Dedicated Line

I need your advice on a dedicated line installation. I look at my breaker box and see the neutral and ground connected to each other by a cross bar.
1. Should i seperate them?
2. Should i build another ground and connect it to dedicated line only?

Your input is really appreciated.
The ground and neutral should always be bonded together at the bus bar of your breaker box according to electric code requirements in most jurisdictions in the U.S. From what I have learned (and I'm not an electrician, just another audio hobbiest), the value of a dedicated line is that the neutral and ground not be connected anywhere except where they are bonded in the breaker box, that the ground wire not be connected to other outlets and equipment other than the equipment plugged into the outlet served by this dedicated line, and that you have a continuous run of wire from the breaker box to your outlet (to the extent you can accomplish this given distances). At the breaker box bus bar, only one wire should be lugged down in each space in order to ensure the tightest and most durable connection. If you have two wires sharing the same lug spot, it would be a good idea to give each its own spot on the bus if you have openings available.

If you use a silver paste contact enhancer elsewhere in your audio system (such as Walker Audio E-SST), these connections are another place where improvement will be obtained by using the contact enhancer. If nothing else, its good periodically to make sure all these connections are clean and tight. Caveate: all of this assumes you know your way around an electrical panel and how to do this safely. Otherwise, get a qualified electrician.
No, don't separate them. In general, the only time that the neutral and ground do not share the same bar is when you're installing a subpanel.

Multiple grounds can be dangerous & are against the electrical codes in most areas. If you have homeowner's insurance, you give the insur. co. a good reason to void any fire or damage claims. You also leave yourself open for liability in case of damage to other's property.
The bars are connected for a reason. Leave them alone. To answer your questions:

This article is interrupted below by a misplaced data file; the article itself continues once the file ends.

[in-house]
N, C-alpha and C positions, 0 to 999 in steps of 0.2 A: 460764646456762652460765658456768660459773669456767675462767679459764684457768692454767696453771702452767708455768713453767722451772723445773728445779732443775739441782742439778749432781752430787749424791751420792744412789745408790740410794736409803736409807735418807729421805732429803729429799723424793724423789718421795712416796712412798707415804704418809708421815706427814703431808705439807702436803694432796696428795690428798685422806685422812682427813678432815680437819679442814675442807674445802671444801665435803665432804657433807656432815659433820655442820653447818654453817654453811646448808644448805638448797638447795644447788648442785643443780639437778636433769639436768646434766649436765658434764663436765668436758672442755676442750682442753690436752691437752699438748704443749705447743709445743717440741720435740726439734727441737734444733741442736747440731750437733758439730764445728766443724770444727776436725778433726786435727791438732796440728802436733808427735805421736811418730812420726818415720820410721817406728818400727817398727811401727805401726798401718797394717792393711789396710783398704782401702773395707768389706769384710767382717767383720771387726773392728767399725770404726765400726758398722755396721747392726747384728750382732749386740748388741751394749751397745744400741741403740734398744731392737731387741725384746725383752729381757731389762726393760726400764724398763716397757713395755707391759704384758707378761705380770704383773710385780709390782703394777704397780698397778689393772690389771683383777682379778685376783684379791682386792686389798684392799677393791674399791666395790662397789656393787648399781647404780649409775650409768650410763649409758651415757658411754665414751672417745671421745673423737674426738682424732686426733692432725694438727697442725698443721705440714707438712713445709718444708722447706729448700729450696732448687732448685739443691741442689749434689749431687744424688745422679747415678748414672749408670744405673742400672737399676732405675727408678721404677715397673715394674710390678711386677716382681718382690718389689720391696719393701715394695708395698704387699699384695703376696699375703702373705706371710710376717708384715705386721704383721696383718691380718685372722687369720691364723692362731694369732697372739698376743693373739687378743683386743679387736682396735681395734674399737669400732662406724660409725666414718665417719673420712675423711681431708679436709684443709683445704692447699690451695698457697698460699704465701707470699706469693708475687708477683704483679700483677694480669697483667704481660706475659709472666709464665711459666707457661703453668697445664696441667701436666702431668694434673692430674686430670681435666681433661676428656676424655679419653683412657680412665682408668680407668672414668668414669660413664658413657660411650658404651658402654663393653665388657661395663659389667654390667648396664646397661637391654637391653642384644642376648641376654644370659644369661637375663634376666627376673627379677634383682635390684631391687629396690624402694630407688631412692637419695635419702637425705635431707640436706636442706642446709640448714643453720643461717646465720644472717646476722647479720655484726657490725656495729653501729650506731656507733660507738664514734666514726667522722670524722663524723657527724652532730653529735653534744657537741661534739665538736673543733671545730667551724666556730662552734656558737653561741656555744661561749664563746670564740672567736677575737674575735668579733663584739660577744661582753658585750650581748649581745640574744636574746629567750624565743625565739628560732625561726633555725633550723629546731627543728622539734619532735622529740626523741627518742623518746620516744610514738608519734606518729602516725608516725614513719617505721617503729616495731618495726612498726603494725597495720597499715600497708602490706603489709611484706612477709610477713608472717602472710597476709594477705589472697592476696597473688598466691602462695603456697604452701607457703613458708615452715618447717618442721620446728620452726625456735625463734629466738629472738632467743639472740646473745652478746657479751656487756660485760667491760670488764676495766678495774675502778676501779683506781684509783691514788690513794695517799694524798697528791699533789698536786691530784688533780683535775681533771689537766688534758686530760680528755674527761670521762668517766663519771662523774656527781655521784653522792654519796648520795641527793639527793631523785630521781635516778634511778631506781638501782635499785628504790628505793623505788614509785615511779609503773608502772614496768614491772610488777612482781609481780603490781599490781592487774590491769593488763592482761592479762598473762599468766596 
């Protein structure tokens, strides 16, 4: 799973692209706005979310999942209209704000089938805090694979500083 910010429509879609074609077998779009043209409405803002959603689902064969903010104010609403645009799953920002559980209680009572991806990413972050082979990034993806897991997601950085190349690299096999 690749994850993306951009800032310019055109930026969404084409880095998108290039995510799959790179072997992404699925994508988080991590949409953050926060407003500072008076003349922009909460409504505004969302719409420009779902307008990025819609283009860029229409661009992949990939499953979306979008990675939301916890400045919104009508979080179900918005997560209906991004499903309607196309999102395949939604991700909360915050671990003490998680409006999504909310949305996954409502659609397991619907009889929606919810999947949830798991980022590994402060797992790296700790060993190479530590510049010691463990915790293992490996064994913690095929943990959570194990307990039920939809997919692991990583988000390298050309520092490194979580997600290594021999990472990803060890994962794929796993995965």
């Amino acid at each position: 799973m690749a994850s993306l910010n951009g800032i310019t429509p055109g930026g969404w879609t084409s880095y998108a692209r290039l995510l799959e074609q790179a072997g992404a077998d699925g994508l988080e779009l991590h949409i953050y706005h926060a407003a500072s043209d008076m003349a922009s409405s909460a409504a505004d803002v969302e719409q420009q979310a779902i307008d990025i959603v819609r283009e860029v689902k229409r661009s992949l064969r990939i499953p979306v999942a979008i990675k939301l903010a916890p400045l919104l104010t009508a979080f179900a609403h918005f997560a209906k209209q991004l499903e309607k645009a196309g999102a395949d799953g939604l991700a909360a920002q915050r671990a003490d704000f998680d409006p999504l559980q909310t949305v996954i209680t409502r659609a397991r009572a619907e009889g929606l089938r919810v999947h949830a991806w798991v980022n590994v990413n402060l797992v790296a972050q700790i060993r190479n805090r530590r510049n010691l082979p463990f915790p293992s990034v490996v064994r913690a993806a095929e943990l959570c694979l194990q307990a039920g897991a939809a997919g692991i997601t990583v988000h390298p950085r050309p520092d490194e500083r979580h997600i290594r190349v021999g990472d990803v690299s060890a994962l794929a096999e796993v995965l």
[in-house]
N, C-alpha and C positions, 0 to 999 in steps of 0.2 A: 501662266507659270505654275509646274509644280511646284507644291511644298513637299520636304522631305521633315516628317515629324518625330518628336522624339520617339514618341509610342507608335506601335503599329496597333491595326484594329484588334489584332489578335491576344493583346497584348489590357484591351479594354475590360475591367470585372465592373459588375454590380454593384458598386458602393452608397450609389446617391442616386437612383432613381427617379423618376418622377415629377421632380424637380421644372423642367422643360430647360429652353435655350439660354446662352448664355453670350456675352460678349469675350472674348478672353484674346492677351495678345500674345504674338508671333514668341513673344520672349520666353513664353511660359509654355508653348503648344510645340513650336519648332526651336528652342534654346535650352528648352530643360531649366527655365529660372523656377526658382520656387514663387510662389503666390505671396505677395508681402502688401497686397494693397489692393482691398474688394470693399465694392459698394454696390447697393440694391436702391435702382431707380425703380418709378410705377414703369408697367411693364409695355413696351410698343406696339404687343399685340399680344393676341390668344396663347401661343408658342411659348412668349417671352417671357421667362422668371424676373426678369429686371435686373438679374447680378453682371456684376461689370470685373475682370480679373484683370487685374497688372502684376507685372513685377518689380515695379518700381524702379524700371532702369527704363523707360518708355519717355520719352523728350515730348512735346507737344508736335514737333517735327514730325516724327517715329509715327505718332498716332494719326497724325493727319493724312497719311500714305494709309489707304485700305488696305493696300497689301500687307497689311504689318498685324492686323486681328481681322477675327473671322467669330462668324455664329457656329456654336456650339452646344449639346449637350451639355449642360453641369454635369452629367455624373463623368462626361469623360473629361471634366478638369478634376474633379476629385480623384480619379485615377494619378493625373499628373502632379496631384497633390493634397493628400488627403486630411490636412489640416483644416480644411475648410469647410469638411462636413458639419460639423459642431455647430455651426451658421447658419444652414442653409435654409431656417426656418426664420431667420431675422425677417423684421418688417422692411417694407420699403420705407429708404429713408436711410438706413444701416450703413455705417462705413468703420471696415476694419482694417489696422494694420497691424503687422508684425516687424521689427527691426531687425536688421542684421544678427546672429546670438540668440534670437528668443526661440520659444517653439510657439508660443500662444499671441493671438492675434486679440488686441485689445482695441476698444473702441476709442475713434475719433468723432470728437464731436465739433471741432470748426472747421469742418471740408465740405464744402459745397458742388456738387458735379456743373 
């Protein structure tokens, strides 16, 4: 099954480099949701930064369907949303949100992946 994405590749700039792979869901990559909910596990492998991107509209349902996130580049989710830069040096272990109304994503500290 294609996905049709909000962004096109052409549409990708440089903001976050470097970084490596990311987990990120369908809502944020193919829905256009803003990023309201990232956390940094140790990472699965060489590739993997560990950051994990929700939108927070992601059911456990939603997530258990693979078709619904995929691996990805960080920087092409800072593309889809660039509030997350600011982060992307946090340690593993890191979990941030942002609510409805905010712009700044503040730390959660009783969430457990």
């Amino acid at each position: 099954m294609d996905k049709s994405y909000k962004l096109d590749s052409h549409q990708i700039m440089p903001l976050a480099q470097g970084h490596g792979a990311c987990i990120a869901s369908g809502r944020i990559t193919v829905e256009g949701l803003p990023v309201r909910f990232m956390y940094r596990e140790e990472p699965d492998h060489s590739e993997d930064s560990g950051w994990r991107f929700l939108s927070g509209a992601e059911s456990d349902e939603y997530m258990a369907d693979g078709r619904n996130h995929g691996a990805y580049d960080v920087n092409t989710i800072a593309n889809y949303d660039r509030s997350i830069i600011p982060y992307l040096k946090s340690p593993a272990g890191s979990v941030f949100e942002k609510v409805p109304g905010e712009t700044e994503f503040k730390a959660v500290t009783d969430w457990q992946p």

1. If you seperate the bars, then each and every circuit breaker in the panel might not trip properly on fault. Self-explanatory as to the danger.

2. No. Only one ground is permitted for the whole house electrical system by code.

Strongly suggested: talk to an electrician or your local BD inspector before you touch anything, regardless of what you read here.
If you have to ask you don't know enough to do this. Hire a competent electrician.

GS5558, I recently had a a new 200 amp service installed and the electrician told me they had to install a backup ground wire from the breaker box to a water pipe in addition to the ground that went to the stake they drove in the ground near where the service comes into my house. Does this violate the "one ground" rule cited above?
Thanks for all input
Herman, no those aren't multiple grounds. They are connected in a star topology so that they all work to enhance the single ground in the system. Not all grounds are created equal; typically the best (ie, lowest impedance) grounds are from a strategic network of copper rods and additional low-impedance routes to the ground, such as cold water pipes.

And I agree with previous posts in that if you have to ask these questions, you should be consulting with an electrician rather than doing it yourself.

Herman, just to add to Sufentanil's post, your electrician was correct. NEC requires a minimum of two earth grounding electrodes. If a metallic incoming water service line is present it shall be one of the two electrodes. For a 200 amp service the ground wire from the neutral/ground bar, in the panel, to the water pipe ground clamp shall be a minimum size of #4 awg copper wire.

As for the ground rods outside, you should have a minimum of two. The rods driven a minimum of 6ft apart from one another. A single bare solid wire run from the ground/neutral bar to the first rod then extended to the second rod continuous unbroken. The two rods are counted as one Grounding Electrode.